Mother Jones to John Walker, 1917; Jones to Terence Powderly, 1919


John L. Lewis

Courtesy of the Library of Congress

As the 1910s drew to a close and she passed the age of 80, Jones began to contemplate her own mortality as well as the future of the movement to which she had now given approximately 30 years of her life.

Her worries may not have been unfounded, as internal turmoil plagued the United Mine Workers of America. Financial woes within the union, as well as struggles for leadership, led Jones to try to play peacemaker in order to focus the organization on its primary purpose of helping the average worker. Between 1917 and 1920, two of the union’s presidents, John P. White and then Frank Hayes, both of whom were supporters of Jones, resigned and in their place stepped the legendary leader of the United Mine Workers, John L. Lewis, who would serve as president for 40 years.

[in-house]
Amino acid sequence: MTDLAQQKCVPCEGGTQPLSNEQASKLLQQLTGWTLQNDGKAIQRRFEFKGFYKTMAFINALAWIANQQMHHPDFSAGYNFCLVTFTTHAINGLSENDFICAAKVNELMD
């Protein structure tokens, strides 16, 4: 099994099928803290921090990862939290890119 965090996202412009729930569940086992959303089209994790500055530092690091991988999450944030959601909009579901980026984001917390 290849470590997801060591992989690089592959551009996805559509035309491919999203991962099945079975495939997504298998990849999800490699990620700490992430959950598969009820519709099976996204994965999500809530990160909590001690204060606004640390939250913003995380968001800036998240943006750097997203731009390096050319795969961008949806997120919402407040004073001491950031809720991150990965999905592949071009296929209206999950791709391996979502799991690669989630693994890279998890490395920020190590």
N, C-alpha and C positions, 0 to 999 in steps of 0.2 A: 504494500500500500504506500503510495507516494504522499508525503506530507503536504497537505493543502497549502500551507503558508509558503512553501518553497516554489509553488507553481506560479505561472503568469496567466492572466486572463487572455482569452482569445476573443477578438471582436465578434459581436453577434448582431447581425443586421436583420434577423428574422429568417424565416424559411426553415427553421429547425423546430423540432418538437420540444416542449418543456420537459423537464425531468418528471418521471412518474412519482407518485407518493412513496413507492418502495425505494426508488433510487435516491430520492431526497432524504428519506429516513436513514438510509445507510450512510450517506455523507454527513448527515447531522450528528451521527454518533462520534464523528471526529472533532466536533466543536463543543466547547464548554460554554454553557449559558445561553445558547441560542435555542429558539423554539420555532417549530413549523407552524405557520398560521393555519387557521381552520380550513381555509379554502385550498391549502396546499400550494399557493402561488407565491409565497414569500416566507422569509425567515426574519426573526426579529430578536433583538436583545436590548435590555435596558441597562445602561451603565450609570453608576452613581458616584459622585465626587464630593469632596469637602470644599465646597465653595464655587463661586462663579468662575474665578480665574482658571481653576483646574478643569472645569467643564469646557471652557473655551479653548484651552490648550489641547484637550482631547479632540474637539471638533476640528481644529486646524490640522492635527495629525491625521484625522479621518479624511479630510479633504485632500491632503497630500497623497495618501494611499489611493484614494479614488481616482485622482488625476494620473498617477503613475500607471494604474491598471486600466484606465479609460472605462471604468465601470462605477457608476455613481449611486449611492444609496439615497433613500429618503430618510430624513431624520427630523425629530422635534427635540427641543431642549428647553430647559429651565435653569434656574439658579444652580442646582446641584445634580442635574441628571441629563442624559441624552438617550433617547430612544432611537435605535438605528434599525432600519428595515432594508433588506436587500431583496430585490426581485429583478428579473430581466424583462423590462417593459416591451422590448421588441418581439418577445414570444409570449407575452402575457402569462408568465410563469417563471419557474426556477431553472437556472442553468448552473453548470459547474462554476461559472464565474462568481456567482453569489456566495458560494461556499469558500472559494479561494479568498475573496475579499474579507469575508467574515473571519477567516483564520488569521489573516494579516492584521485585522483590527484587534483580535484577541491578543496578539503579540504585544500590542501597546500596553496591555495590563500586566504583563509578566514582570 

Jones to Walker

Jones did not have a warm relationship with Lewis. In the letter presented here from Jones to John Walker, president of the Illinois State Federation of Labor and a three-time candidate for president of the UMWA, she minced no words on her feelings for Lewis. “There is nothing in that fellow but an empty piece of human slime. I get so disgusted sometimes that I feel like giving up the whole field and going away off somewhere. If the organization ever gets into the hands of this fellow that is the end of the miners.” Biographer Elliott Gorn writes that Lewis was everything Jones hated in a union official: He never spent time with the miners and wanted power above all things.


Jones to Powderly


As you read these documents, reflect on the following questions:

1. In her letter to Powderly, what is Jones' greatest lament about the labor movement?

2. In her letter to Walker, how does Jones view the future of the labor movement during and after World War I?